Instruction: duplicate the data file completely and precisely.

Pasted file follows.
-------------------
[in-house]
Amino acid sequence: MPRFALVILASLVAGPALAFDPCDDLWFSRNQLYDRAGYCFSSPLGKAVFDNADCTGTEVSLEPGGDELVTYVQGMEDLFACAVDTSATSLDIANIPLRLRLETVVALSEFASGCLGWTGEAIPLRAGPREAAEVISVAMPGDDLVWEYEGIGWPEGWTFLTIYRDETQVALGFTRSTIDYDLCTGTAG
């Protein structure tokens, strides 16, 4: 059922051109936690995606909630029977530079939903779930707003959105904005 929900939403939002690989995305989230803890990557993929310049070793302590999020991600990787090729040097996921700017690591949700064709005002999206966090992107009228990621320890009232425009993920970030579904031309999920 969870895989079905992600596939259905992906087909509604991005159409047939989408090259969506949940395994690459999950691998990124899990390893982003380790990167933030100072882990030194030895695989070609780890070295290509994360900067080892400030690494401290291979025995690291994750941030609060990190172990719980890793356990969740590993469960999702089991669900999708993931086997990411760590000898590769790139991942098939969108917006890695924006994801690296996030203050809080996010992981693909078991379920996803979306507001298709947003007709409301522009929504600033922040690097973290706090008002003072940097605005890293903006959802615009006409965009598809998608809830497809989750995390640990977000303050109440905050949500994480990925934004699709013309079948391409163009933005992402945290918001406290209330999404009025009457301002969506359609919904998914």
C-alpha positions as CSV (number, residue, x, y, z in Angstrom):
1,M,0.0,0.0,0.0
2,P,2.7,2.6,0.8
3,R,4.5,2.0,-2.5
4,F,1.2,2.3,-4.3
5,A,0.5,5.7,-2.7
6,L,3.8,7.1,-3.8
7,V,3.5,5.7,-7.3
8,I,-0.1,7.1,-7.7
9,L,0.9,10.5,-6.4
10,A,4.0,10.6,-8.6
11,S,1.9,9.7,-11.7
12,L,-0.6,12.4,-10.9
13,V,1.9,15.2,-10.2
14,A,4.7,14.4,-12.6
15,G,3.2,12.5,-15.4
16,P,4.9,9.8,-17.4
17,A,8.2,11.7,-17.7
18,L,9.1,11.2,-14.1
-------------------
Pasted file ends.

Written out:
[in-house]
Amino acid sequence: MPRFALVILASLVAGPALAFDPCDDLWFSRNQLYDRAGYCFSSPLGKAVFDNADCTGTEVSLEPGGDELVTYVQGMEDLFACAVDTSATSLDIANIPLRLRLETVVALSEFASGCLGWTGEAIPLRAGPREAAEVISVAMPGDDLVWEYEGIGWPEGWTFLTIYRDETQVALGFTRSTIDYDLCTGTAG
């Protein structure tokens, strides 16, 4: 059922051109936690995606909630029977530079939903779930707003959105904005 929900939403939002690989995305989230803890990557993929310049070793302590999020991600990787090729040097996921700017690591949700064709005002999206966090992107009228990621320890009232425009993920970030579904031309999920 969870895989079905992600596939259905992906087909509604991005159409047939989408090259969506949940395994690459999950691998990124899990390893982003380790990167933030100072882990030194030895695989070609780890070295290509994360900067080892400030690494401290291979025995690291994750941030609060990190172990719980890793356990969740590993469960999702089991669900999708993931086997990411760590000898590769790139991942098939969108917006890695924006994801690296996030203050809080996010992981693909078991379920996803979306507001298709947003007709409301522009929504600033922040690097973290706090008002003072940097605005890293903006959802615009006409965009598809998608809830497809989750995390640990977000303050109440905050949500994480990925934004699709013309079948391409163009933005992402945290918001406290209330999404009025009457301002969506359609919904998914």
C-alpha positions as CSV (number, residue, x, y, z in Angstrom):
1,M,0.0,0.0,0.0
2,P,2.7,2.6,0.8
3,R,4.5,2.0,-2.5
4,F,1.2,2.3,-4.3
5,A,0.5,5.7,-2.7
6,L,3.8,7.1,-3.8
7,V,3.5,5.7,-7.3
8,I,-0.1,7.1,-7.7
9,L,0.9,10.5,-6.4
10,A,4.0,10.6,-8.6
11,S,1.9,9.7,-11.7
12,L,-0.6,12.4,-10.9
13,V,1.9,15.2,-10.2
14,A,4.7,14.4,-12.6
15,G,3.2,12.5,-15.4
16,P,4.9,9.8,-17.4
17,A,8.2,11.7,-17.7
18,L,9.1,11.2,-14.1